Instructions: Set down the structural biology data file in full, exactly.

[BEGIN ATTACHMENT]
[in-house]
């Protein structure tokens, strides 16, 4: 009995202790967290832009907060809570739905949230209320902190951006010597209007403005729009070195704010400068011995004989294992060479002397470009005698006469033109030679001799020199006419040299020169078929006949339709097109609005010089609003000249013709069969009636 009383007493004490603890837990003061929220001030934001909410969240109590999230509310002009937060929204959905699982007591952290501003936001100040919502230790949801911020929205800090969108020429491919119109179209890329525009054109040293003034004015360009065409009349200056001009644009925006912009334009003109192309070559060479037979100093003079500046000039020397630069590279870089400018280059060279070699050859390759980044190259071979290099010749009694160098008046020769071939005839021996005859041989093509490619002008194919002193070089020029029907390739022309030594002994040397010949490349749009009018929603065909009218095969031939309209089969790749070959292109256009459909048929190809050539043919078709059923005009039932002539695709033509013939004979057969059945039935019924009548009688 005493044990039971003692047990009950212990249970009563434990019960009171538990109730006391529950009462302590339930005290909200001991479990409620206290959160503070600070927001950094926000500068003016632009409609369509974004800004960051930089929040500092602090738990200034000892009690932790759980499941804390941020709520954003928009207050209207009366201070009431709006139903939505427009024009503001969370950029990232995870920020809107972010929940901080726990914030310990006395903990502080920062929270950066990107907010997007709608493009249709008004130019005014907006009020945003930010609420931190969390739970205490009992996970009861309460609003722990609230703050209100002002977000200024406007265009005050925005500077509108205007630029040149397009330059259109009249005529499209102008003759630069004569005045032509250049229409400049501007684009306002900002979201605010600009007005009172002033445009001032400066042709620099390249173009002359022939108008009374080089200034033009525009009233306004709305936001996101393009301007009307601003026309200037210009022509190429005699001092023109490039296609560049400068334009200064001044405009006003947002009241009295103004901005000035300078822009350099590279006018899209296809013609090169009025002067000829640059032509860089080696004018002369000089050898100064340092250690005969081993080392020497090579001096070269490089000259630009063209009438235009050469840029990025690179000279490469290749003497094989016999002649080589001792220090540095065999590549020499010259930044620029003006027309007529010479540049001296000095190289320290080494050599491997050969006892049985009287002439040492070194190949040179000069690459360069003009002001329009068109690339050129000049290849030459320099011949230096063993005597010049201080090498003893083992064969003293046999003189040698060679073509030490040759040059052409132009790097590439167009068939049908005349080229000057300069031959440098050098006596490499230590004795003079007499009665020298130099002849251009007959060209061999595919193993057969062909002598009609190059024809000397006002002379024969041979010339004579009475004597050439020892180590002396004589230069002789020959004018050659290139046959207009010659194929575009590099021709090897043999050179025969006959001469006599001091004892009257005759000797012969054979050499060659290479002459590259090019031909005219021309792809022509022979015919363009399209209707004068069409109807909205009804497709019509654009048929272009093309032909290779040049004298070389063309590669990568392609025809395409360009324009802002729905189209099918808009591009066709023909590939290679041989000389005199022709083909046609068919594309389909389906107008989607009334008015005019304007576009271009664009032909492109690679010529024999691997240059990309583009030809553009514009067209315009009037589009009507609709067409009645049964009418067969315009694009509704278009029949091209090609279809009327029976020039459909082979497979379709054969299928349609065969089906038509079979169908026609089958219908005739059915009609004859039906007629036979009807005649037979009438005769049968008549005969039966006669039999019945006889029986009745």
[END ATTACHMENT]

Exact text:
[in-house]
């Protein structure tokens, strides 16, 4: 009995202790967290832009907060809570739905949230209320902190951006010597209007403005729009070195704010400068011995004989294992060479002397470009005698006469033109030679001799020199006419040299020169078929006949339709097109609005010089609003000249013709069969009636 009383007493004490603890837990003061929220001030934001909410969240109590999230509310002009937060929204959905699982007591952290501003936001100040919502230790949801911020929205800090969108020429491919119109179209890329525009054109040293003034004015360009065409009349200056001009644009925006912009334009003109192309070559060479037979100093003079500046000039020397630069590279870089400018280059060279070699050859390759980044190259071979290099010749009694160098008046020769071939005839021996005859041989093509490619002008194919002193070089020029029907390739022309030594002994040397010949490349749009009018929603065909009218095969031939309209089969790749070959292109256009459909048929190809050539043919078709059923005009039932002539695709033509013939004979057969059945039935019924009548009688 005493044990039971003692047990009950212990249970009563434990019960009171538990109730006391529950009462302590339930005290909200001991479990409620206290959160503070600070927001950094926000500068003016632009409609369509974004800004960051930089929040500092602090738990200034000892009690932790759980499941804390941020709520954003928009207050209207009366201070009431709006139903939505427009024009503001969370950029990232995870920020809107972010929940901080726990914030310990006395903990502080920062929270950066990107907010997007709608493009249709008004130019005014907006009020945003930010609420931190969390739970205490009992996970009861309460609003722990609230703050209100002002977000200024406007265009005050925005500077509108205007630029040149397009330059259109009249005529499209102008003759630069004569005045032509250049229409400049501007684009306002900002979201605010600009007005009172002033445009001032400066042709620099390249173009002359022939108008009374080089200034033009525009009233306004709305936001996101393009301007009307601003026309200037210009022509190429005699001092023109490039296609560049400068334009200064001044405009006003947002009241009295103004901005000035300078822009350099590279006018899209296809013609090169009025002067000829640059032509860089080696004018002369000089050898100064340092250690005969081993080392020497090579001096070269490089000259630009063209009438235009050469840029990025690179000279490469290749003497094989016999002649080589001792220090540095065999590549020499010259930044620029003006027309007529010479540049001296000095190289320290080494050599491997050969006892049985009287002439040492070194190949040179000069690459360069003009002001329009068109690339050129000049290849030459320099011949230096063993005597010049201080090498003893083992064969003293046999003189040698060679073509030490040759040059052409132009790097590439167009068939049908005349080229000057300069031959440098050098006596490499230590004795003079007499009665020298130099002849251009007959060209061999595919193993057969062909002598009609190059024809000397006002002379024969041979010339004579009475004597050439020892180590002396004589230069002789020959004018050659290139046959207009010659194929575009590099021709090897043999050179025969006959001469006599001091004892009257005759000797012969054979050499060659290479002459590259090019031909005219021309792809022509022979015919363009399209209707004068069409109807909205009804497709019509654009048929272009093309032909290779040049004298070389063309590669990568392609025809395409360009324009802002729905189209099918808009591009066709023909590939290679041989000389005199022709083909046609068919594309389909389906107008989607009334008015005019304007576009271009664009032909492109690679010529024999691997240059990309583009030809553009514009067209315009009037589009009507609709067409009645049964009418067969315009694009509704278009029949091209090609279809009327029976020039459909082979497979379709054969299928349609065969089906038509079979169908026609089958219908005739059915009609004859039906007629036979009807005649037979009438005769049968008549005969039966006669039999019945006889029986009745």